Lyndsay A. Gorton
Late last month, the Supreme Court heard oral arguments in Kingdomware Technologies, Inc. v. United States, which concerns the extent to which the Veterans Benefits, Health Care, and Information Technology Act of 2006 (“Veterans Act of 2006”) limits the ability of the Department of Veterans Affairs (“VA”) to use contracting vehicles like the Federal Supply Schedule (“FSS”). The ruling may have a major impact on VA procurements and warrants close attention from contractors serving the VA.
The Veterans Act of 2006 requires the VA to award contracts to Veteran-Owned Small Businesses (“VOSB”) and Service-Disabled Veteran-Owned Small Businesses (“SDVOSB”) where a contracting officer “has a reasonable expectation that two or more small business concerns owned and controlled by veterans will submit offers and that the award can be made at a fair and reasonable price that offers best value to the United States.” (This is often referred to as the “Rule of Two.”) In 2012, Kingdomware Technologies, Inc. (“Kingdomware”) successfully protested to GAO that the Rule of Two prevented the VA from making an FSS award to a non-VOSB. The VA declined to follow GAO’s recommendation. Kingdomware continued to press its case at the Court of Federal Claims, but both the court and Federal Circuit sided with the VA.
At the Supreme Court, Kingdomware once again argued that there is no statutory exemption from the Rule of Two for FSS procurements. Kingdomware also argued that there is no distinction in the Veterans Act of 2006 between an “order” and a “contract” to exempt the VA from the Rule of Two for orders under preexisting contracts like the FSS. Kingdomware also claimed Congress intended 100 percent of procurements with qualifying VOSB or SDVOSB bidders should be reserved for those groups. Though the court expressed some concern that Kingdomware’s interpretation of the statute would prevent urgent needs from being met, Kingdomware responded that the “best value” language offers the government a safeguard.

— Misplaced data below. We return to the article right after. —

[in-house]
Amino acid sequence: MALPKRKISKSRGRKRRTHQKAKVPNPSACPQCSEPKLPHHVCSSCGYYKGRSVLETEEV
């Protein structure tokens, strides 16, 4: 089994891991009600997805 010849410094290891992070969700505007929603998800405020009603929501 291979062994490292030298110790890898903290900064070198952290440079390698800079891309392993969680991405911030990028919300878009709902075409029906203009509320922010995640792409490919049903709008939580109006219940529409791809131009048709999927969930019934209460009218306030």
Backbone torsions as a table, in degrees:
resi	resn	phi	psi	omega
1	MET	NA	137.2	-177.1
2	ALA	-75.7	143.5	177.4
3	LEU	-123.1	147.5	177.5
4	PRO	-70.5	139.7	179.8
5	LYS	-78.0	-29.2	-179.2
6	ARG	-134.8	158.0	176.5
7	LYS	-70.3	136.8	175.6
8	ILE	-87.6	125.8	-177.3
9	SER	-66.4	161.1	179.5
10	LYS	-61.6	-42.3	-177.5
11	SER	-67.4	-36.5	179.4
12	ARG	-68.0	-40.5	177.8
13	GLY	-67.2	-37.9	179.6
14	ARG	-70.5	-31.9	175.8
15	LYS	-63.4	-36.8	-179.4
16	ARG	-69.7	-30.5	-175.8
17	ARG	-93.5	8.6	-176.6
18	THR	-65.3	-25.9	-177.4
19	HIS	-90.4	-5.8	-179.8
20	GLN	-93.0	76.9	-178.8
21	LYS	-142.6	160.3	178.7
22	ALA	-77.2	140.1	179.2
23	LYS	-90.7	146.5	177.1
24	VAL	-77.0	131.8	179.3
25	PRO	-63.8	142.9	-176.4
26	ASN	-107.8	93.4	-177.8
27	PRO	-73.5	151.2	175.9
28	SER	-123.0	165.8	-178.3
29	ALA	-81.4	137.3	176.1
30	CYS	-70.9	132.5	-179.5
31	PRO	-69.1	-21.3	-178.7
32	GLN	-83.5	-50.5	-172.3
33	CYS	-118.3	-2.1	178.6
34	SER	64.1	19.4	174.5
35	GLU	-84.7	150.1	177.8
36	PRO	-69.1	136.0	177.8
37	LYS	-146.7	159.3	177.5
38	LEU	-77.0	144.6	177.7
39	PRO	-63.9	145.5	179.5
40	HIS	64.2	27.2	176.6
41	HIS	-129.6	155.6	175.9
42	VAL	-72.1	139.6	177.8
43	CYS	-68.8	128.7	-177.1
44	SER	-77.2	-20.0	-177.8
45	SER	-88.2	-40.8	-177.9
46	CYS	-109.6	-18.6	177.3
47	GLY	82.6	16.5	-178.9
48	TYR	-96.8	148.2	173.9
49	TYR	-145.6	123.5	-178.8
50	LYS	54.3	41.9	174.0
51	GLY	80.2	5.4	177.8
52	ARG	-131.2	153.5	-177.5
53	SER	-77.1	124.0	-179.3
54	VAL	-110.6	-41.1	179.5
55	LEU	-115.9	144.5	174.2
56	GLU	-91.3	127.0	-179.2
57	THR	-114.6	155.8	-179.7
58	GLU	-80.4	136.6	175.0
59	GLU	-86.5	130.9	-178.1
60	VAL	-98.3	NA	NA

The government argued that the Rule of Two does not apply to orders placed under preexisting contracts (like the FSS), but only to “wholly new” contracts. The government claimed that Kingdomware’s mechanical interpretation of the Rule of Two would prevent orders from being placed and interfere with the VA’s mission of caring for veterans. The government also argued that requiring the Rule of Two for any order, including FSS orders, would exponentially increase litigation and bid protests by disappointed bidders, which would further hamper the agency’s mission.
The Supreme Court’s ruling may have a significant impact on VA procurements. Each year, the VA purchases billions of dollars of goods and services, and whether those goods and services must be purchased from a veteran-owned small business will affect both veteran- and non-veteran-owned business alike. If the court sides with Kingdomware, there will be a major shift in the procurement landscape at the VA, with a large incentive to create VOSBs and SDVOSBs. There also would likely be an increase in bid protest challenges to VA determinations about whether the Rule of Two is met. A decision is expected this summer.
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